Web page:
End of the Road Parking office in Lund, BC
The more of these tiny communities I visit based around a marina in a sheltered cove, the more I like them. Initially I found them very confining, some even claustrophobic, but at least in the shoulder season when the weather is lovely and there are few people around, the vibe is very special.

Lund, BC
A little 2-vehicle ferry and freight boat (with a landing-barge bow) was loading on the far side of the harbour. Check out the hilarious name for a work boat – Giderdun II 🙂

Giderdun II ferry
One of the signs at The Boardwalk Restaurant makes the claim “Best Fish and Chips on the Coast.” Your Culinary Explorer immediately went to work to see if he could verify that claim 🙂

The Boardwalk Restaurant in Lund, BC
The ling cod and chips were certainly one of the best fish and chips on the coast. The salad was exceptional, the view spectacular, the vibe and company as perfect as I could have hoped for. The summary: The Boardwalk Restaurant was overall the best fish and chips experience on the coast.

The Boardwalk Restaurant in Lund, BC - Best Fish and Chips on the Coast
Giderdun II was a great name for a work boat, and check out the water taxi – Comintagetcha! Having a good sense of humour would count here in Lund at times, I have no doubt.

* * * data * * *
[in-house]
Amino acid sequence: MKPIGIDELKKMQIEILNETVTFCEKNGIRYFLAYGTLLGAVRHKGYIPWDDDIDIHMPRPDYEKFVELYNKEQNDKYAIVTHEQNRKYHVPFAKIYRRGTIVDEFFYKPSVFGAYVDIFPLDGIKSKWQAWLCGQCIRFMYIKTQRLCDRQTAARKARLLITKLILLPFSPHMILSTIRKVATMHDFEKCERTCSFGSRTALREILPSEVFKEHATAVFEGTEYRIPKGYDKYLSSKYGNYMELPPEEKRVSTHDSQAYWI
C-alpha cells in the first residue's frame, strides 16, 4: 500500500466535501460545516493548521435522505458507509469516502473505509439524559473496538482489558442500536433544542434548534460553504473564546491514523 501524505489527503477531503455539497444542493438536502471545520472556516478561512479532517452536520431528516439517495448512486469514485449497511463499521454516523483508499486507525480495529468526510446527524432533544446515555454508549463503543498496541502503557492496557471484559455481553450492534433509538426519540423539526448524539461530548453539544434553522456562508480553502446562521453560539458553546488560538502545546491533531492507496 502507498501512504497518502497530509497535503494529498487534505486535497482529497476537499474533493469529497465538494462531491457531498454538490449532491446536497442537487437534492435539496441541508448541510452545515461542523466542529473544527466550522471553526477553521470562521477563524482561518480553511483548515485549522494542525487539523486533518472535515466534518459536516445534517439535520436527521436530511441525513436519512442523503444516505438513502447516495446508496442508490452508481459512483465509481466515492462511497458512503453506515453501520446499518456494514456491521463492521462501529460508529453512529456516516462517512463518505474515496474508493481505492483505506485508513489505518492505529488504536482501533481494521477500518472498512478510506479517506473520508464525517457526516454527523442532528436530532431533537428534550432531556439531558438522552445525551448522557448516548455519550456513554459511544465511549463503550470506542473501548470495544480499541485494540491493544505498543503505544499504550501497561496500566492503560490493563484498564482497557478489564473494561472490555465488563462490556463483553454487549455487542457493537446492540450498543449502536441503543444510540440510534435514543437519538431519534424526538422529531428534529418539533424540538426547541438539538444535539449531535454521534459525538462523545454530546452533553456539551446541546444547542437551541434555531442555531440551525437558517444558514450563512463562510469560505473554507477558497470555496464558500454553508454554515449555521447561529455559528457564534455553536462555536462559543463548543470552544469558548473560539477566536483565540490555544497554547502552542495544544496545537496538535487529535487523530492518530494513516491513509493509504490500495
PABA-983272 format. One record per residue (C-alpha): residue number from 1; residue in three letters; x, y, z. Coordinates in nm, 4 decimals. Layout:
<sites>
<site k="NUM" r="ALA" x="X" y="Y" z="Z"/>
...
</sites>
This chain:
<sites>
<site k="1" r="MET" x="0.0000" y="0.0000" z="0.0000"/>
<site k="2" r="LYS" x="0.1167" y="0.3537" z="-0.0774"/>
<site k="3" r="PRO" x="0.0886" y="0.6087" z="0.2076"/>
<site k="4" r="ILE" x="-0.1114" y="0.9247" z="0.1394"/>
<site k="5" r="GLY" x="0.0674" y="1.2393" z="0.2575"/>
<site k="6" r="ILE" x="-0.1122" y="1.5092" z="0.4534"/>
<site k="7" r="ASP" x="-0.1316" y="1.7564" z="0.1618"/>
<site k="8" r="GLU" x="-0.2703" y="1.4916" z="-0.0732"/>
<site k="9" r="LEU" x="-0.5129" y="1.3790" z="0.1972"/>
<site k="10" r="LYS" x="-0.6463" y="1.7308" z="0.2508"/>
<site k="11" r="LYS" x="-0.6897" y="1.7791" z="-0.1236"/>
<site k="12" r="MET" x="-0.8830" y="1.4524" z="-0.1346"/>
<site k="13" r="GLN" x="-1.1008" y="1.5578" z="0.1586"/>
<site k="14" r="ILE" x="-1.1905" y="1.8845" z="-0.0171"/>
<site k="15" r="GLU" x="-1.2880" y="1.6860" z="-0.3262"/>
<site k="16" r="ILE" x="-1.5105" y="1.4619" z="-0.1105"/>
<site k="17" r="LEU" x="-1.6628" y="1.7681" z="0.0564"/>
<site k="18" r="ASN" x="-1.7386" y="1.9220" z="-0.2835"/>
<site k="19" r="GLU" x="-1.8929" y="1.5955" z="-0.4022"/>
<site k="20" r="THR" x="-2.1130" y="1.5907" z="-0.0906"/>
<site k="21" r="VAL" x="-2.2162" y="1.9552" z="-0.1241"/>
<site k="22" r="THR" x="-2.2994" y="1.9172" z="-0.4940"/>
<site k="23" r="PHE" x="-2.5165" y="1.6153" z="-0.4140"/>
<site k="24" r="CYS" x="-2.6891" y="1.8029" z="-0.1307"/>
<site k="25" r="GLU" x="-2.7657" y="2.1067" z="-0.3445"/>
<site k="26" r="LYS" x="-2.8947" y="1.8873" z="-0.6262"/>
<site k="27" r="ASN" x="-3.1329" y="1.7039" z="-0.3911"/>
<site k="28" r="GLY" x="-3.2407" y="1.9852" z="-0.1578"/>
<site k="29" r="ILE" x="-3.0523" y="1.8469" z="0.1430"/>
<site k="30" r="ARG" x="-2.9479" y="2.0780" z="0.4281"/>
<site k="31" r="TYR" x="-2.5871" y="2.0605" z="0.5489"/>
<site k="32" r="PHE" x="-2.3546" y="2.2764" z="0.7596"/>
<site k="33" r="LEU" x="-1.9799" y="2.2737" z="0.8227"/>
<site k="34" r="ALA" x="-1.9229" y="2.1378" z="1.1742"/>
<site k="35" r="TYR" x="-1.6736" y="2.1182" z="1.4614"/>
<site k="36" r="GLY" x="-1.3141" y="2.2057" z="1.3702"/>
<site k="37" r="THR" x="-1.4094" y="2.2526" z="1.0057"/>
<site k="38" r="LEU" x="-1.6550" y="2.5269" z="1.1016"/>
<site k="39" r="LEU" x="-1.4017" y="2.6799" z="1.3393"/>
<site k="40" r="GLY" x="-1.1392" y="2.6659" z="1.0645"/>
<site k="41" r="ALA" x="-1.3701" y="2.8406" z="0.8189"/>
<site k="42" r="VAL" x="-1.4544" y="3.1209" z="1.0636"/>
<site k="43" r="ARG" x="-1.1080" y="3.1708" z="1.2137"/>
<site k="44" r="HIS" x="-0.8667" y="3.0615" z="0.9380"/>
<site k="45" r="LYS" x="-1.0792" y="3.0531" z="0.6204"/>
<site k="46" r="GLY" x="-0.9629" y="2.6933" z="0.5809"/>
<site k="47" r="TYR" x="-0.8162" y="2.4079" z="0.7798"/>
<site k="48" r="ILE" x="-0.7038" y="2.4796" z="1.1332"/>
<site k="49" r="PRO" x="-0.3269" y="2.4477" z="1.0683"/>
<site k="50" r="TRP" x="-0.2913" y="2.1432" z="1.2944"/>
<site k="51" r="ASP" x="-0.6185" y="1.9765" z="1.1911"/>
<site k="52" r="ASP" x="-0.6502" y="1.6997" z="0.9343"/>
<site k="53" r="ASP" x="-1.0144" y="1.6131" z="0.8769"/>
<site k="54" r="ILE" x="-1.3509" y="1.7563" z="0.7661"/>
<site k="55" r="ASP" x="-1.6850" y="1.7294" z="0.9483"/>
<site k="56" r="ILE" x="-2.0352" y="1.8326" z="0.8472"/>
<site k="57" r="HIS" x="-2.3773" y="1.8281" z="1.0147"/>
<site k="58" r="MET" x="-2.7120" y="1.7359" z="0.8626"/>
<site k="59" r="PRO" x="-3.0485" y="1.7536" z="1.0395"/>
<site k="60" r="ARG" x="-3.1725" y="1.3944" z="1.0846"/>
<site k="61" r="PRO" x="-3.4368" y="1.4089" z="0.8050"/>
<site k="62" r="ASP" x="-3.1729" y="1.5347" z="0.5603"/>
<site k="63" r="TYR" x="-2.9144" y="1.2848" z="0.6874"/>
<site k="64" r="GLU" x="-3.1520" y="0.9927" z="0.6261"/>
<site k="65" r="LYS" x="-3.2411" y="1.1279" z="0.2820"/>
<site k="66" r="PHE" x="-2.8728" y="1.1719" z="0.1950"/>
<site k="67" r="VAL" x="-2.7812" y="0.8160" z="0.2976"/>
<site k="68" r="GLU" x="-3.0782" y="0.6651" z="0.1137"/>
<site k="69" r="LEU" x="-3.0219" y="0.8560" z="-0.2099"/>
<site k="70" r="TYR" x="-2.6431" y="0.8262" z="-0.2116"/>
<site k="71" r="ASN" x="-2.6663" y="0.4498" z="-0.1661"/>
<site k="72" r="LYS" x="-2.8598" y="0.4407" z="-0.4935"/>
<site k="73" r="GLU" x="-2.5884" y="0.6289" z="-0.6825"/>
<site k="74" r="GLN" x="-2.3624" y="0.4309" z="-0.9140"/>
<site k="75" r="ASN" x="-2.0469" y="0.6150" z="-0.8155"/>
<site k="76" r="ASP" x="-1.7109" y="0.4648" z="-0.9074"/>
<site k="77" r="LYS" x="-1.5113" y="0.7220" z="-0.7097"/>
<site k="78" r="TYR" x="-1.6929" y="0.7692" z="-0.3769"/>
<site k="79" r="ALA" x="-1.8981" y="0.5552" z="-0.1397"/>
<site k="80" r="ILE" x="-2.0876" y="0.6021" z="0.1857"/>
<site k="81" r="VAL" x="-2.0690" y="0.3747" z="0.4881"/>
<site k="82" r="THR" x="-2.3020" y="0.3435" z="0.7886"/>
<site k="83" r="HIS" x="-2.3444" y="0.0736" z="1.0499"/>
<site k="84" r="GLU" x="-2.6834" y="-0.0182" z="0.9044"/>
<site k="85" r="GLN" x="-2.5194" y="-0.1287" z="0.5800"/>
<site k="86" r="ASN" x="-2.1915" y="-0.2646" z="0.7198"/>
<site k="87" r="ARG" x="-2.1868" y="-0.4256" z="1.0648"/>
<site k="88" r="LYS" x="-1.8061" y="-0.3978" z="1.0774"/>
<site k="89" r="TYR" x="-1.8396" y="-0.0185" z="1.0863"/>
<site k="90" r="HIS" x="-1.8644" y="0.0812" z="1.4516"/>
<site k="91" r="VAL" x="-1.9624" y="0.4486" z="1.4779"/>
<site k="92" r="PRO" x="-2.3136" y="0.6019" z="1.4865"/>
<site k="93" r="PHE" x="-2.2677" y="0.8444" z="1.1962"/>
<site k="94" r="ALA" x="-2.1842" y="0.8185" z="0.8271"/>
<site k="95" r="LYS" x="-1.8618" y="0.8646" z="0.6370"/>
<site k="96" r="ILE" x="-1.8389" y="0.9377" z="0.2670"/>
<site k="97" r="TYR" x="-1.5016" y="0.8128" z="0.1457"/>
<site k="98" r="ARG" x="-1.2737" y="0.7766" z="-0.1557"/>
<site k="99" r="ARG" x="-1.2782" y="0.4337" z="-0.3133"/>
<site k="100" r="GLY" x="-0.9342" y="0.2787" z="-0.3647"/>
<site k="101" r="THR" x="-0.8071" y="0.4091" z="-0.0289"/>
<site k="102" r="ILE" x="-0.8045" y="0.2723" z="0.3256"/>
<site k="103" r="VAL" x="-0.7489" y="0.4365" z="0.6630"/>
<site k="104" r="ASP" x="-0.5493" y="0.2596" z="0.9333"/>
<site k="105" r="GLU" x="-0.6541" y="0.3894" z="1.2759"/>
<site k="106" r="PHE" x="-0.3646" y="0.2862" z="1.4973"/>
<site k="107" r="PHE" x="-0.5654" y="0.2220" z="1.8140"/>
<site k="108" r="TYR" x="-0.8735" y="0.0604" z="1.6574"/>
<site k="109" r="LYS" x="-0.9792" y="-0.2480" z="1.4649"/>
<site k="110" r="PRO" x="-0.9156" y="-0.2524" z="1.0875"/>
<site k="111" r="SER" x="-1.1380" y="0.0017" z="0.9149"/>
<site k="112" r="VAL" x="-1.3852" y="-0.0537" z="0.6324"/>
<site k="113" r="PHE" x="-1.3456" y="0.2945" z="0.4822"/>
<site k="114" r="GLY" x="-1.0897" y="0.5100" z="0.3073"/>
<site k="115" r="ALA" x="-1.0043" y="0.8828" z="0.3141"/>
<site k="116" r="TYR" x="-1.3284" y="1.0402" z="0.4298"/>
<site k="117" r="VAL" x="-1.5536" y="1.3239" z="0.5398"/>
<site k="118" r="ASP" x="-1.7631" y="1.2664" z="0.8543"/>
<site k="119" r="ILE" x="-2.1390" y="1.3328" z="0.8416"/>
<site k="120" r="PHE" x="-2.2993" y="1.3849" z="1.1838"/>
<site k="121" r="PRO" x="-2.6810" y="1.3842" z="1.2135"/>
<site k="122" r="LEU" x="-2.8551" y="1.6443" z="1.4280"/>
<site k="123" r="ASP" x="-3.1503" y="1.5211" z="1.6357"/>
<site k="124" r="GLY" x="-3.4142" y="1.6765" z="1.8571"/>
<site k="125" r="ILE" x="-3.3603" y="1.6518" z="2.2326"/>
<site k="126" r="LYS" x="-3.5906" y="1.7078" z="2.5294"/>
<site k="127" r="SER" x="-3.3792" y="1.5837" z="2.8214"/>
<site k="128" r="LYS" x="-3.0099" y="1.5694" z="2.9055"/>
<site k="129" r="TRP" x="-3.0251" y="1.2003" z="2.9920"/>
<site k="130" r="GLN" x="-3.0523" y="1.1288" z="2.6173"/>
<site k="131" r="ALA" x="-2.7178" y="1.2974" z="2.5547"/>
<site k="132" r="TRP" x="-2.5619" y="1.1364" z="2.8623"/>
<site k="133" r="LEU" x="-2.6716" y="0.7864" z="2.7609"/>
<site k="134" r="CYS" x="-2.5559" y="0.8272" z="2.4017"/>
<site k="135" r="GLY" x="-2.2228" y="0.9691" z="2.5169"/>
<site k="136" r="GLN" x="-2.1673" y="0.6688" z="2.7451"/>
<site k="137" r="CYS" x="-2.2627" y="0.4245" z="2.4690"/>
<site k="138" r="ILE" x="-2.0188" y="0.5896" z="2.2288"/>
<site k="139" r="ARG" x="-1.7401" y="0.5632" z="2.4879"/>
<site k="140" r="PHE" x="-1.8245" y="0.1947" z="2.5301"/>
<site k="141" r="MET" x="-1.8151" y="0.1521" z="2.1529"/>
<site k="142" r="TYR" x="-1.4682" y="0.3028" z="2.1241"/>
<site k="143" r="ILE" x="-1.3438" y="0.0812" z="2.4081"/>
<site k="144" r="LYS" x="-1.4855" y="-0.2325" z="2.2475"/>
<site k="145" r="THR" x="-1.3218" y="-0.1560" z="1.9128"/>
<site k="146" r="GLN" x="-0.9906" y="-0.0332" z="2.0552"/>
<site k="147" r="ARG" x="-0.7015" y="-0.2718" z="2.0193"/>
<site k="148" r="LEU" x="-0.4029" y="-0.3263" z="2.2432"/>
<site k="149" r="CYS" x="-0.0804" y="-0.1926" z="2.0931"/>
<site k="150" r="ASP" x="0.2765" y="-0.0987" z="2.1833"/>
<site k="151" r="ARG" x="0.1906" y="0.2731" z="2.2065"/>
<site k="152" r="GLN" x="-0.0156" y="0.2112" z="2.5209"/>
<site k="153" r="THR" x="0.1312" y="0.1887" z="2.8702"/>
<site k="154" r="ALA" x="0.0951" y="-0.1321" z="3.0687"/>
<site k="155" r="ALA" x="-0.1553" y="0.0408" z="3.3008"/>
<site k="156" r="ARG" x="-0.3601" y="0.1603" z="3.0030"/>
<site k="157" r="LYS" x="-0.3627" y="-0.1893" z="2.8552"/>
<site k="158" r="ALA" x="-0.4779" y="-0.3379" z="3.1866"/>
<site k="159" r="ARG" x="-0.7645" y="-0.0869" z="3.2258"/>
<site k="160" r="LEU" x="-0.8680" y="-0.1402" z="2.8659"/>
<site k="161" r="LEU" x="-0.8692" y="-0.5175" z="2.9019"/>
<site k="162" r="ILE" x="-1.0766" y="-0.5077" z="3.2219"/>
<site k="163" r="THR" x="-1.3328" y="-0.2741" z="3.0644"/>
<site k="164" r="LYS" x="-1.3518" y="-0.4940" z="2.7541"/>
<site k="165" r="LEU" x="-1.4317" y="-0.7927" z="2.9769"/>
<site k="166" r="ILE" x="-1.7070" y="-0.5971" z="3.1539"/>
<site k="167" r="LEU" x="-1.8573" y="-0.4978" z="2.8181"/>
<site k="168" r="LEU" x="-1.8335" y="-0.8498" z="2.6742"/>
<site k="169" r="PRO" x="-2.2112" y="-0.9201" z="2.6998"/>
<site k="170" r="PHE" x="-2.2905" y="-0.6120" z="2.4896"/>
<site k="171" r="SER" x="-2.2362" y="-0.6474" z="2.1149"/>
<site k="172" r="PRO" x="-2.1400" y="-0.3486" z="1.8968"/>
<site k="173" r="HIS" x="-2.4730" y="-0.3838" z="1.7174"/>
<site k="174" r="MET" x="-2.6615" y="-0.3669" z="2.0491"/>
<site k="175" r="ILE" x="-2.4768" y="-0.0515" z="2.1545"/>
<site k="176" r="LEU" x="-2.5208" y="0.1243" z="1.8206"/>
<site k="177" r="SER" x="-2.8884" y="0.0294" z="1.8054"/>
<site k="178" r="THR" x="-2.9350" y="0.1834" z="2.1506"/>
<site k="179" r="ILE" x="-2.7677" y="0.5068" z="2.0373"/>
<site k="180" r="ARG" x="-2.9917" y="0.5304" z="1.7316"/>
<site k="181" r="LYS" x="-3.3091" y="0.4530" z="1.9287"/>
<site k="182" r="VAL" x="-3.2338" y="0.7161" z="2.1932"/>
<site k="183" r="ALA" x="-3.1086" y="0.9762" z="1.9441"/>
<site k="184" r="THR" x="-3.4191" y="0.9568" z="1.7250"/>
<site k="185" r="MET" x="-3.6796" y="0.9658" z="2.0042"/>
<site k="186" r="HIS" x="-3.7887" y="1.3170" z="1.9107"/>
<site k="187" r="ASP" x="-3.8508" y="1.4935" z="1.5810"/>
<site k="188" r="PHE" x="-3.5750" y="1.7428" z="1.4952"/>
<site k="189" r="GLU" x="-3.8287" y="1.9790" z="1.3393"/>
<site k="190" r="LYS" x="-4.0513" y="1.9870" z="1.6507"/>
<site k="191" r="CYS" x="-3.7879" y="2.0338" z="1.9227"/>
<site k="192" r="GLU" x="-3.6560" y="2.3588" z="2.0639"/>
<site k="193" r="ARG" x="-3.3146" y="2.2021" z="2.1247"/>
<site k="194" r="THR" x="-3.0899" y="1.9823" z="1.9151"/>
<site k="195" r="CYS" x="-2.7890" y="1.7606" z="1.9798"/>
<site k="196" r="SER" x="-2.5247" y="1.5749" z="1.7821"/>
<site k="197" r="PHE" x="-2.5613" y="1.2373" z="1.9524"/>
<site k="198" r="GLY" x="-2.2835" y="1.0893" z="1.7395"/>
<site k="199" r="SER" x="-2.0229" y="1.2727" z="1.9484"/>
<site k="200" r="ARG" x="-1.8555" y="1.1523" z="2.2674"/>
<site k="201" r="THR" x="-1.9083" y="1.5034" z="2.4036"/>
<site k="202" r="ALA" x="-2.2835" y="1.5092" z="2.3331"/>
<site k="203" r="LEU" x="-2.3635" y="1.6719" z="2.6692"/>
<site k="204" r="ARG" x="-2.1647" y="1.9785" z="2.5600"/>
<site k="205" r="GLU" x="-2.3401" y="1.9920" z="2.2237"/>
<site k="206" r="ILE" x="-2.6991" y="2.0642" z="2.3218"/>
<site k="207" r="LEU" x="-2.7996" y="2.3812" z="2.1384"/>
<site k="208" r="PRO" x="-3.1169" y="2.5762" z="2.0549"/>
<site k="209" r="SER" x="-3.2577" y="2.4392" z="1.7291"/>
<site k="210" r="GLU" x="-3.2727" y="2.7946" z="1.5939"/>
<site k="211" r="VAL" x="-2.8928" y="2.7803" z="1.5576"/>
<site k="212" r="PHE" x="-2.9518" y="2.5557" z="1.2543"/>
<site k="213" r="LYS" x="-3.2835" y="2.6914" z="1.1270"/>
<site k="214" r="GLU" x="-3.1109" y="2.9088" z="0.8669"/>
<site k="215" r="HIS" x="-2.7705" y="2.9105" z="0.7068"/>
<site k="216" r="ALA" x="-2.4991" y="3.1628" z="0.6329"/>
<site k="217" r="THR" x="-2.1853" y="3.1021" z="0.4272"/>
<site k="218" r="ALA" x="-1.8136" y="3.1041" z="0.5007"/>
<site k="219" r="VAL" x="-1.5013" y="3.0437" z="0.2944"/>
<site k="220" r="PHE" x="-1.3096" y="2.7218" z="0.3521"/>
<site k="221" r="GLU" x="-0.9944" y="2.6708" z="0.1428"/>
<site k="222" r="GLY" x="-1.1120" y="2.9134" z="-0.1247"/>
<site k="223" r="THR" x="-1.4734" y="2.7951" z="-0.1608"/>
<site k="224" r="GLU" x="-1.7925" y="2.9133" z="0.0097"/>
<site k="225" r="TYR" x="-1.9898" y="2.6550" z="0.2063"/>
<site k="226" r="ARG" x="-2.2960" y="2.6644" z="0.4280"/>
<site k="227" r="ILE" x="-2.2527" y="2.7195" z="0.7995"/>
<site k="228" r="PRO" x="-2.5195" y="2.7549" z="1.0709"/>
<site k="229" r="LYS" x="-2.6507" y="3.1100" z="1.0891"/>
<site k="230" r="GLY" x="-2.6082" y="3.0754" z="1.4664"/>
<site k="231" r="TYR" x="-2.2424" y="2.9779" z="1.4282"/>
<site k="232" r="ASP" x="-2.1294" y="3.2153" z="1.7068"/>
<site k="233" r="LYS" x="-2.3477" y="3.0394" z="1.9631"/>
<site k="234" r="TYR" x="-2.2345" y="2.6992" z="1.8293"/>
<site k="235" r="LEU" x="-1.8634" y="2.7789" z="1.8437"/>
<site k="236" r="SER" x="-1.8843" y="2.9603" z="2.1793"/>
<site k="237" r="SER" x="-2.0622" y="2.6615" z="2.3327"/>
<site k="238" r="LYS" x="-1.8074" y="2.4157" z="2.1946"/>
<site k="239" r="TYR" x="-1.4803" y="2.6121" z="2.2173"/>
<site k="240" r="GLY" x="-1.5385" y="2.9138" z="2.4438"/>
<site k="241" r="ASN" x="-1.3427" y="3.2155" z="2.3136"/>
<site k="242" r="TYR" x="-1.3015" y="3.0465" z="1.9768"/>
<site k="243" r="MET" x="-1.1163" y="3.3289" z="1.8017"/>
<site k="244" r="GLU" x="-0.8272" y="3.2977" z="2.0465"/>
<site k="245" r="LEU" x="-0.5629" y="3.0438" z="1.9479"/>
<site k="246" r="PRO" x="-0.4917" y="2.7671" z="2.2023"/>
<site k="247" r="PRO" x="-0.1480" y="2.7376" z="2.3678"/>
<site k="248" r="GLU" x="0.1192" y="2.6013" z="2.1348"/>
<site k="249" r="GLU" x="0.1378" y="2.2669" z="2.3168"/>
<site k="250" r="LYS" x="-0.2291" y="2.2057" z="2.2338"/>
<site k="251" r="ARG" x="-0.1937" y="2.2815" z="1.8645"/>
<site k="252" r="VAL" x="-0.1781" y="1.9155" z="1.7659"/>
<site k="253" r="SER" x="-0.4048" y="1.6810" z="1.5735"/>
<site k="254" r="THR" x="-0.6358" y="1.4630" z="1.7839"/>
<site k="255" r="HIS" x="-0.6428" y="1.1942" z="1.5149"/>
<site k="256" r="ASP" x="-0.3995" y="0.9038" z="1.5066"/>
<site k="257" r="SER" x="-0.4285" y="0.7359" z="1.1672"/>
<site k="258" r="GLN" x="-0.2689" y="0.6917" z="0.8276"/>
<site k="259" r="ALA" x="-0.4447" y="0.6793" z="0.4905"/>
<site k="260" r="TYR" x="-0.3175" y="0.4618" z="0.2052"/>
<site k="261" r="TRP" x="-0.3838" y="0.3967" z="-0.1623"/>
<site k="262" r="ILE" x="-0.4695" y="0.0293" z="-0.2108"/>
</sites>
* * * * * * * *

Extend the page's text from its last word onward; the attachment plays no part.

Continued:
Water taxi 'Comintagetcha' in Lund, BC
This “Mile 0, Highway 101” monument was built in 2009. A sign explains that Highway 101, the Pacific Coastal Route, is a series of interconnecting highways that runs from Lund to Quellon, Porto Monte, Chile. That makes it one of the world’s longest roadways at 15,202 km. For me, by the end of this trip I’ll have driven Highway 101 all the way from Lund to Ensenada, Mexico – in many legs over the span of 46 years.

Mile 0, Highway 101 - Lund, BC
We had a look through an excellent art gallery, and then before leaving Lund, at the RV park. It’s really nice and I thought about moving up here for a day or 2, but decided in the end not to. The reality is that I have to leave pretty much every place before I’m really ready to.

RV park at Lund, BC
Back in Powell River, we did a quick tour of the historic Townsite which I’d come back to for a thorough look, then one more stop – at a viewpoint overlooking “The Hulks.” Well known to anyone with an interest in West Coast nautical history, I would think, the 10 concrete-hulled ships that now surround the log pond at the pulp and paper mill create the world’s largest floating breakwater. Using decommissioned ships to create breakwaters isn’t unusual, but keeping them floating is. Four of the hulls have become too expensive to maintain, however, and are going to be sunk.